When To Choose Akka HTTP, Lagom Framework, Or Play Framework?

 

Hundreds of thousands of developers are building amazing systems with Lightbend technologies, but some specific tools are better for particular use cases. So how choose the right tool for the job? In this podcast with Wade Waldron, Microservices Practice Lead at Lightbend, we discuss why it’s important to consider your use case, your team, and your environment.

Some questions to ask yourself:

  • Are you building a REST API?
  • Are you building a GUI?
  • Would you prefer to explicitly make HTTP calls between services? Or are you looking for something more like Remote Procedure Calls (RPC)?
  • Are you planning to build using Command Query Responsibility Segregation (CQRS) or Event Sourcing (ES)?
  • Does your team prefer to work at a low level, understanding all the details of what is happening? Or do they prefer the framework to handle those details transparently?

Depending on your answers to these questions, you can figure out whether Play Framework, Lagom Framework, or Akka HTTP is the right technology for your use case.


When should developers consider starting with Play Framework?

Play Framework is a web development framework that empowers developers to build highly scalable, lightning-fast applications with an ease unparalleled on the JVM. Play is built on top of Akka and Akka HTTP, and based on an MVC programming model that should be familiar to many Java and Scala developers.

Play focuses on enabling developers to build HTML-based user interfaces. It also offers tools to create fully-featured REST APIs as well as plugins to support important features such as authorization, integration with databases, etc.

With the above in mind, we often recommend our clients use Play Framework for the following use cases:

  • Web-based user interfaces (GUIs)
  • REST-based microservices
  • API Gateways
  • CRUD-style applications

When should developers consider starting with Lagom Framework?

Lagom Framework helps developers build microservices as systems — Reactive systems, to be precise — so that your microservices are elastic and resilient from within. Lagom is built on top of Play Framework and Akka Cluster, with a programming model based on an RPC style to simplify communication between microservices as well as a persistence layer based on the concept of Entities as described by Domain Driven Design.

Lagom is designed to support RPC-style communication between microservices, including Command Query Responsibility Segregation (CQRS) and Event Sourcing (ES). Lagom features integration with Apache Kafka and Apache Cassandra, plus abstractions for Service Location for integrating with DNS, Kubernetes, Zookeeper etc.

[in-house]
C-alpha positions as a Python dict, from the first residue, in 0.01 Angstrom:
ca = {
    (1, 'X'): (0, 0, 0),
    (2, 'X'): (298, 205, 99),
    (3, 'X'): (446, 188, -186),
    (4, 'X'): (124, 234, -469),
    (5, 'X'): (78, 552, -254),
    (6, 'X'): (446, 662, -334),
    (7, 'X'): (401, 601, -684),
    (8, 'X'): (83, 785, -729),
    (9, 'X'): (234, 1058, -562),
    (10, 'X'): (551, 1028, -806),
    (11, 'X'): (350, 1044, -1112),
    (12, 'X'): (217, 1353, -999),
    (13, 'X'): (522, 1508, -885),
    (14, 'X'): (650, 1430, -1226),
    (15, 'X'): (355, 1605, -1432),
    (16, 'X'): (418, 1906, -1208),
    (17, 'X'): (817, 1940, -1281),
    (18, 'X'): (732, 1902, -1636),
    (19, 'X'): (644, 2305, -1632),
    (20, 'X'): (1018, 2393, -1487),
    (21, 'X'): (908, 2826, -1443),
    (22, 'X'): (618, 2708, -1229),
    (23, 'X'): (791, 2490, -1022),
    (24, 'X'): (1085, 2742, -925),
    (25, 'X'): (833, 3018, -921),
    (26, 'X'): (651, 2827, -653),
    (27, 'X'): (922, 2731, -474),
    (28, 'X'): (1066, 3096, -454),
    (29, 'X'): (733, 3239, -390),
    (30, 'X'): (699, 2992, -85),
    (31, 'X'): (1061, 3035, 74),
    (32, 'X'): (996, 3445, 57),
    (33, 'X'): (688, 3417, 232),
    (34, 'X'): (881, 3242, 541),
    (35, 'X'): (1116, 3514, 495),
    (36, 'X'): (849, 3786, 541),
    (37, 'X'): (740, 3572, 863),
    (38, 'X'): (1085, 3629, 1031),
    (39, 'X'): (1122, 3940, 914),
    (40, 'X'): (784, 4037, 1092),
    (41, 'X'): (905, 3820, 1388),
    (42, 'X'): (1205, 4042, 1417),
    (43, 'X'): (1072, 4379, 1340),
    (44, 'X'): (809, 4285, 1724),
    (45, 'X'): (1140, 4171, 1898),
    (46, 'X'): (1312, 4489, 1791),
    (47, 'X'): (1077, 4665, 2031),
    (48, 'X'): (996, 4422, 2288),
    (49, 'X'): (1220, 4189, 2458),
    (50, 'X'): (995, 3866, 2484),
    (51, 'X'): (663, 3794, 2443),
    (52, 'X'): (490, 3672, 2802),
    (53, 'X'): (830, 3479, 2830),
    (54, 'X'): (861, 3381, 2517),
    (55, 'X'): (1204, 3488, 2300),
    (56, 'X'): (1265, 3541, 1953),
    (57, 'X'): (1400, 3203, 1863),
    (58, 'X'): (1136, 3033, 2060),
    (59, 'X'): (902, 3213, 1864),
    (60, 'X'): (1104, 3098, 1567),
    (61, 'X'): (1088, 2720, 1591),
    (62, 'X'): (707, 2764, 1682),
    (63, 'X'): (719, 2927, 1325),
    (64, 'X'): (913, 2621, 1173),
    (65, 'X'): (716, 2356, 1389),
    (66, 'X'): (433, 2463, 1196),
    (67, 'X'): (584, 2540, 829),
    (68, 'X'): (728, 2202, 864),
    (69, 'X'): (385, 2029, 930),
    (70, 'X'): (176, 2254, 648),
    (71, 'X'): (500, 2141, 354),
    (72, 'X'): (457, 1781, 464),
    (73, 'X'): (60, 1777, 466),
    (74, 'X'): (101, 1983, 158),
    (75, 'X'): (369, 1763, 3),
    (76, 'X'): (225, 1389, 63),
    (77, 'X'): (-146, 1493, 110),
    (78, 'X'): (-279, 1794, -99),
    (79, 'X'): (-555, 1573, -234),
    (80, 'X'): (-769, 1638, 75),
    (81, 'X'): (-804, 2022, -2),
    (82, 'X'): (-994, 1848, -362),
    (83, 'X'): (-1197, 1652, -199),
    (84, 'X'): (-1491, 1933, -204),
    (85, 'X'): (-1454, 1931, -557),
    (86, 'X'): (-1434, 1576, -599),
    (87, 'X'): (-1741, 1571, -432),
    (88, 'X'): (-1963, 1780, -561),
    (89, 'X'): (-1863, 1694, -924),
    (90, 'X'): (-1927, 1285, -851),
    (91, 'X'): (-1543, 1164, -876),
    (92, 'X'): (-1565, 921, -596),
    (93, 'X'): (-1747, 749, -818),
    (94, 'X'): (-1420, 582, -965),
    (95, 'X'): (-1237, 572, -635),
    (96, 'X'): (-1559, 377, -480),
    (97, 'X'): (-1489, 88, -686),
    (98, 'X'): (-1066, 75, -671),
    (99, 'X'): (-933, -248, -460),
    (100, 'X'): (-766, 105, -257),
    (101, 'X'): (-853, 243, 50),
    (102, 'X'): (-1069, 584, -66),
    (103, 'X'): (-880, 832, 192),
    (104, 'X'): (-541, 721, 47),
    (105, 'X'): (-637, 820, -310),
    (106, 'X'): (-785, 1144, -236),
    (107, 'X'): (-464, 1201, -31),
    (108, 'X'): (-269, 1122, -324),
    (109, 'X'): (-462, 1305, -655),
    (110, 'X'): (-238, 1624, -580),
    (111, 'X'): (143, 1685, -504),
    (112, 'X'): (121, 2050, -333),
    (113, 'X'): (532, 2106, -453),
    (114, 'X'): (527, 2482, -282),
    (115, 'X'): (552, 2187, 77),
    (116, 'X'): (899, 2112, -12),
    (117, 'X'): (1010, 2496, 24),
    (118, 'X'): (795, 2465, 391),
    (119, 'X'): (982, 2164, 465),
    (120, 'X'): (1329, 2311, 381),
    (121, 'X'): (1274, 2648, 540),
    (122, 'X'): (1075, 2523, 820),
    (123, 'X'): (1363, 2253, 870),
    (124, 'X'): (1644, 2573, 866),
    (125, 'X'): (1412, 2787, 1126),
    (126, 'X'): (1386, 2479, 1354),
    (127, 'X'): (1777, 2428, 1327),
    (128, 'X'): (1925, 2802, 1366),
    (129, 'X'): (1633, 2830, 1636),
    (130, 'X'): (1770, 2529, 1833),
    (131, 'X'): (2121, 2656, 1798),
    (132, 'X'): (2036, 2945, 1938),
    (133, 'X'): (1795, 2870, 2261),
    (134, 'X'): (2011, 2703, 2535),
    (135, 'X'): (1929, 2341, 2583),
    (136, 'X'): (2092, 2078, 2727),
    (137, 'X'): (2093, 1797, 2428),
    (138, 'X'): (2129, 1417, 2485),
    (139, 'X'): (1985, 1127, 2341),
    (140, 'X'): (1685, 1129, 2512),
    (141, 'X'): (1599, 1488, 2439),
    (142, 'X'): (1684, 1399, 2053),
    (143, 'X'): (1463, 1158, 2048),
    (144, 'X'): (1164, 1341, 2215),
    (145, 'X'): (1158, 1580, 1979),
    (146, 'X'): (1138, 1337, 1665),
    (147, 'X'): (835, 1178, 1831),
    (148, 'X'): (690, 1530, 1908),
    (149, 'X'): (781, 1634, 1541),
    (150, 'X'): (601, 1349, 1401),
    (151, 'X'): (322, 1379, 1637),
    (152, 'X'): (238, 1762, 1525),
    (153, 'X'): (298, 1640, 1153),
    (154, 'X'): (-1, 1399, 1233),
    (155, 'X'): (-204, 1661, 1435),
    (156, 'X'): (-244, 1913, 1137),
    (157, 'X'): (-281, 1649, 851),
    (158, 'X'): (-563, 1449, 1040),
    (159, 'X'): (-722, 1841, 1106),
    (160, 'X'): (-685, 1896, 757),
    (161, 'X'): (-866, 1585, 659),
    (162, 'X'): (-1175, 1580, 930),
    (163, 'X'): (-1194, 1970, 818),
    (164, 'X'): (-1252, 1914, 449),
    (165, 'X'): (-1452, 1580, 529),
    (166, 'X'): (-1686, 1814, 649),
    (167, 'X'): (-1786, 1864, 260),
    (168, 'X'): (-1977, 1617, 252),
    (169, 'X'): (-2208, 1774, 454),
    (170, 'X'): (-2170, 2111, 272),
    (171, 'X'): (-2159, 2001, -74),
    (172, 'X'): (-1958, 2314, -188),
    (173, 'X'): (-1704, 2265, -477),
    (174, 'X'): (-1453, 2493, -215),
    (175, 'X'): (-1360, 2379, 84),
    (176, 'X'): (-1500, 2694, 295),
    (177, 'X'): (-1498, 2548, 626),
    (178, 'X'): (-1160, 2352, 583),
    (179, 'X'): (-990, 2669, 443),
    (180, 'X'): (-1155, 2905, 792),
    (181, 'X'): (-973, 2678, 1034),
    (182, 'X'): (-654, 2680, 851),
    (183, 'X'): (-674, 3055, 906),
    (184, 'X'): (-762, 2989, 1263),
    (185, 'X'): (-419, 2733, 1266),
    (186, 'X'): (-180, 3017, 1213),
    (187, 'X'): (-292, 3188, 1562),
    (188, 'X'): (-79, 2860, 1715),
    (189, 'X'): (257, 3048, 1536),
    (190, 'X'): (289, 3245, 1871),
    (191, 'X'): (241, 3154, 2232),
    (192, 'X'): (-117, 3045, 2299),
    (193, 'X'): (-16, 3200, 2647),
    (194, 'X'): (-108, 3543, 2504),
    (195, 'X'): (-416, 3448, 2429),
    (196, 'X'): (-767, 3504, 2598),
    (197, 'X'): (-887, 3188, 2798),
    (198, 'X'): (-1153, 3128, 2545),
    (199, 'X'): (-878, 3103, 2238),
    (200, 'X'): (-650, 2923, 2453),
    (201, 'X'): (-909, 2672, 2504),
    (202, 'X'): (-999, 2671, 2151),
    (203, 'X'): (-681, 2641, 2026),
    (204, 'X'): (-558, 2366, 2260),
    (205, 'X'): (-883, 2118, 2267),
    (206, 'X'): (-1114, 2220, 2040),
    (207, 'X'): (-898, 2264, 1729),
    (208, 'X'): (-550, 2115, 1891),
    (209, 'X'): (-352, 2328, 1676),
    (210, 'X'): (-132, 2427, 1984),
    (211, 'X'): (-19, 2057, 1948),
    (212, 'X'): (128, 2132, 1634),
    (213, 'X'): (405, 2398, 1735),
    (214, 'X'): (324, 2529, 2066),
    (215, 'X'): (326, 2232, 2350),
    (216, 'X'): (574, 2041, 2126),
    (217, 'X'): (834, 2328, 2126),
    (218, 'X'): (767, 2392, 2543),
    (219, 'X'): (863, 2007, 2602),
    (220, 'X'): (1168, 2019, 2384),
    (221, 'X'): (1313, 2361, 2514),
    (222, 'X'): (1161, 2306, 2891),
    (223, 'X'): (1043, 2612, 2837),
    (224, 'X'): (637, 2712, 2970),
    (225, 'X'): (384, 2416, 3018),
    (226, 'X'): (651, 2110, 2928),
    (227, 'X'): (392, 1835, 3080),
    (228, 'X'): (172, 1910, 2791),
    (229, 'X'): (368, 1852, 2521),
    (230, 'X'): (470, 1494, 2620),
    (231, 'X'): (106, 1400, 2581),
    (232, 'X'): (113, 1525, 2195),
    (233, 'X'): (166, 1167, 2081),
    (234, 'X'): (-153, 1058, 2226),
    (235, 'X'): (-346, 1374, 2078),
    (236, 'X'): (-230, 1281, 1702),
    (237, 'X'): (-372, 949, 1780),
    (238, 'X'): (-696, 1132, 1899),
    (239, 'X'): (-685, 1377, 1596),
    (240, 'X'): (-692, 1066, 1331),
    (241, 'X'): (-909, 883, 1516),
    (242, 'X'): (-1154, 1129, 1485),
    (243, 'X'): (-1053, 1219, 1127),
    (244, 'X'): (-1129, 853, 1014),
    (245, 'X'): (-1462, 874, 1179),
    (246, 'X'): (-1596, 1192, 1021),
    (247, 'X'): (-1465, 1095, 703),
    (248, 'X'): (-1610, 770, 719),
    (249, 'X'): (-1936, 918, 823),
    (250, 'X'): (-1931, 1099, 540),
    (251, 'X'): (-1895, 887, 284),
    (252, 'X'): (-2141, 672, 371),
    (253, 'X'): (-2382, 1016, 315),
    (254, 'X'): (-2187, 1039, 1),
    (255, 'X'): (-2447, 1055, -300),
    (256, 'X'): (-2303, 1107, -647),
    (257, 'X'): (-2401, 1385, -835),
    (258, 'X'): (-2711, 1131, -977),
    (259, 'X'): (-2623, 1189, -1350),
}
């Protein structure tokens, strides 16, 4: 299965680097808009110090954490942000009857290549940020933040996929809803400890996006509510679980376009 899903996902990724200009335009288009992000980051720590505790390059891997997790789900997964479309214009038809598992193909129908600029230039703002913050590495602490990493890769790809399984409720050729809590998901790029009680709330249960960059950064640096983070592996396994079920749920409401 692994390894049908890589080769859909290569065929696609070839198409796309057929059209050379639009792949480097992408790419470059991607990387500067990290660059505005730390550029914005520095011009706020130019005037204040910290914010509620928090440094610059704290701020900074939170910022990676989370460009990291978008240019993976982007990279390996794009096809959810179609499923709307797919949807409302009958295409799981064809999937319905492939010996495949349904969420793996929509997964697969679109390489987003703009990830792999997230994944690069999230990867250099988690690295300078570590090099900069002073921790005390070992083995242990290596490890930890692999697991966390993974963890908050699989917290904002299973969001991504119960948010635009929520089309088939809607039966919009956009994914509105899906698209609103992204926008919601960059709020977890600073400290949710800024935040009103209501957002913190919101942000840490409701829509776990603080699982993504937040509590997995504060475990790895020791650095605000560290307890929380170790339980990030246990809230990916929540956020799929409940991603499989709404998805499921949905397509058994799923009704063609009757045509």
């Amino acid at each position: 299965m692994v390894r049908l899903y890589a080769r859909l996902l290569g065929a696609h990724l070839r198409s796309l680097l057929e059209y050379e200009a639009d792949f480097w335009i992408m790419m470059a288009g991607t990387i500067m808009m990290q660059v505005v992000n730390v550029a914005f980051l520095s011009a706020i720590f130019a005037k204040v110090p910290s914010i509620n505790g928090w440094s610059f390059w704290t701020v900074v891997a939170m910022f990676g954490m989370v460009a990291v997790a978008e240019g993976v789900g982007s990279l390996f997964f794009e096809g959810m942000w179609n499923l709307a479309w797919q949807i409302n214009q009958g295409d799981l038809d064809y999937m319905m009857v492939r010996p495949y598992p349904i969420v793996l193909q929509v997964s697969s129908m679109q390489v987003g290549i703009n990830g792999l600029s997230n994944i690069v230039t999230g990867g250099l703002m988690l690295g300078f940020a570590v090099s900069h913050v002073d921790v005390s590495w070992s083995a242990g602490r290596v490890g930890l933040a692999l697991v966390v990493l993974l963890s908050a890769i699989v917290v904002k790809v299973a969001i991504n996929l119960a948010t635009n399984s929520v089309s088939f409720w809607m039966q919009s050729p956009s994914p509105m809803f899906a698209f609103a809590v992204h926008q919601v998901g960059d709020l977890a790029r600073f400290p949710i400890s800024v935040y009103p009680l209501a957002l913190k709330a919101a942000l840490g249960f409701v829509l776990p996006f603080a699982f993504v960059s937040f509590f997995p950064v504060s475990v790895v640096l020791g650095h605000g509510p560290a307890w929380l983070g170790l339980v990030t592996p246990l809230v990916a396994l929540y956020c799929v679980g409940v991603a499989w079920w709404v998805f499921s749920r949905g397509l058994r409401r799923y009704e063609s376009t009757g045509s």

We often recommend that our clients adopt Lagom Framework if their use cases are specifically focused on:

  • RPC-style, backend microservices
  • CQRS/ES persistence strategies

When should developers consider starting with Akka HTTP?

Akka HTTP is a Reactive Streams compliant toolkit based on Akka Streams that implements a fully asynchronous and non-blocking server- and client-side HTTP stack. The programming model of Akka HTTP provides both a high level routing DSL, and a low level API. While it uses Akka Actors and the Actor model under the hood, it’s APIs hide this from the end user.

Akka HTTP is a suite of libraries, rather than a framework like Play and Lagom–interaction with a browser is in the scope, but it is not its primary focus. Akka HTTP is geared towards flexibility with integration layers, rather than application cores. It includes built-in support for streaming APIs with Akka Streams and Reactive Streams, with a client-side API providing the same asynchronous, non-blocking and streaming support.

We often recommend our clients work with Akka HTTP for the following use cases:

  • Adding small, lightweight REST/HTTP endpoints to applications.
  • Building rich HTTP servers where flexibility is more important than simplicity.

It seems like everything has Akka under the hood. So when should developers look at Akka specifically?

Akka is an actor-based, message-driven runtime for managing concurrency, elasticity and resilience on the JVM, featuring first-class support for Java and Scala. The programming model behind Akka is based on the Actor model, with Akka Streams based on Reactive Streams to provide a model that is optimized for working with streaming data.

Akka uses the Actor model to simplify concurrency and improve resource usage, providing cluster features including Sharding, Conflict-Free Replicated Data Types (CRDTs), gRPC, routers, and more. It also includes Akka Streams for supporting streaming data with non-blocking back-pressure, and Alpakka to provide Akka Streams endpoints integrating with a variety of external technologies.

  • We recommend integrating Akka to clients that are already using other Lightbend technologies like Akka HTTP, Play, or Lagom for their applications and would like to achieve the following use cases:
  • Optimizing resource usage in monolithic, or microservice applications.
  • Implementing scalable systems that overcome the limitations of traditional applications.
  • Providing integration with streaming data sources.

In Summary...

Whether you start with Akka, Lagom, or Play you can add these features later as needed. These are only guidelines that have worked for Lightend clients, and other factors may influence the decision.

We hope you enjoyed this interview and article. If you’d like to speak to someone at Lightbend about using these technologies in your enterprise systems, simply contact us!

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